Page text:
State Historic Site
F. Scott Fitzgerald in The Great Gatsby, 1925
THE PERIOD 1913 to 1933 was a time of great change in America. The early years were an extension of the staid Victorian era when culture and refinement were eagerly sought and jealously guarded. Tradition and respect were paramount and excess was something to be avoided … as were excitement, risk, and drama. Sons dutifully followed their fathers into business while daughters were taught that womanly fulfillment could only come through marriage and motherhood.
Things changed dramatically after 1918. Disillusioned by the dark, violent destruction of World War One, America's young people made a choice to forget the past, embrace the present and ignore the future. America lost her inhibitions in the 1920s and entered a period of raucous living. It was a time of Flappers, Jazz Babies and Flaming Youth; of ragtime, silent movies and vaudeville; of Scott & Zelda, Laurel & Hardy, Gin & Tonics. These were America's heady Days of Wonder when almost anything could happen – and very often did!
By the end of the 1920s, America was running on sheer momentum. When that energy gave out, the country entered an era known as the Great Depression. Although many blame the Depression on the New York Stock Market Crash of 1929, that event was merely one symptom of a worldwide economic instability that had been developing for years. Combined with the Great Plains drought (the “Dust Bowl”) and a host of other events, the economic downturn eventually impacted every segment of American society.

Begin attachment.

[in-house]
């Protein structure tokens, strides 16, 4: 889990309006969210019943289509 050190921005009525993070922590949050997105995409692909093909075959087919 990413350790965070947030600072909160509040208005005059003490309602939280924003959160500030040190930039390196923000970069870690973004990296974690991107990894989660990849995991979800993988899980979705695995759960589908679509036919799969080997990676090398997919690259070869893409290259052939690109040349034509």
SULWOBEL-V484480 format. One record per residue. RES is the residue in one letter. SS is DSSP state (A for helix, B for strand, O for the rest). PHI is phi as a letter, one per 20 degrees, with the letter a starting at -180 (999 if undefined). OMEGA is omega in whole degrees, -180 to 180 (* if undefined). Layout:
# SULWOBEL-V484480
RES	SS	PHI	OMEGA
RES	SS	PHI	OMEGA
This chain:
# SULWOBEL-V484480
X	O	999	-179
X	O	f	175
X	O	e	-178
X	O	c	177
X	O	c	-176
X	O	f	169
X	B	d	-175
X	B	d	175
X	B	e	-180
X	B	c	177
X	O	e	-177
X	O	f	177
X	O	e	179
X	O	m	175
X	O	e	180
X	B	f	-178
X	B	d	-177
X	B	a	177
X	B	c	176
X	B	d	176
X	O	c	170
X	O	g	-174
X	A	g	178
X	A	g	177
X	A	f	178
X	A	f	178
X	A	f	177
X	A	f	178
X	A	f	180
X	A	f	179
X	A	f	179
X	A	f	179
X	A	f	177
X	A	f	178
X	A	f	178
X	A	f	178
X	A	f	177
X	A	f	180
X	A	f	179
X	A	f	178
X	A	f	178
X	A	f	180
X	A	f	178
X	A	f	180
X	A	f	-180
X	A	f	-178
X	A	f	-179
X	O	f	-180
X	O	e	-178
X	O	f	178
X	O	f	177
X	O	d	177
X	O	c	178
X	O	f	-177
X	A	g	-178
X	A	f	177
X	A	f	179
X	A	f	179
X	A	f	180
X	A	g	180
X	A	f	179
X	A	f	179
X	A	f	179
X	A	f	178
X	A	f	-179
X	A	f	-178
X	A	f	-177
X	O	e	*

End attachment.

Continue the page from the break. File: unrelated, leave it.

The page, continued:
The Great Depression that gripped the nation in the 1930s marked the end of America's modern age of innocence. It would be many years before the country would again know a time of such youthful exuberance as that experienced between 1913 and 1933. Although no one suspected it at the time, the 1933 appointment of Adolph Hitler as Chancellor of Germany marked the beginning of one of the darkest periods in modern world history.
John Held in National Lampoon, 1927 (Kendrick Collection, TESHS)
A Whole-House Exhibit at the Trail End State Historic Site
April 1999 - December 2001
Detail from movie poster, 1916 (Private Collection)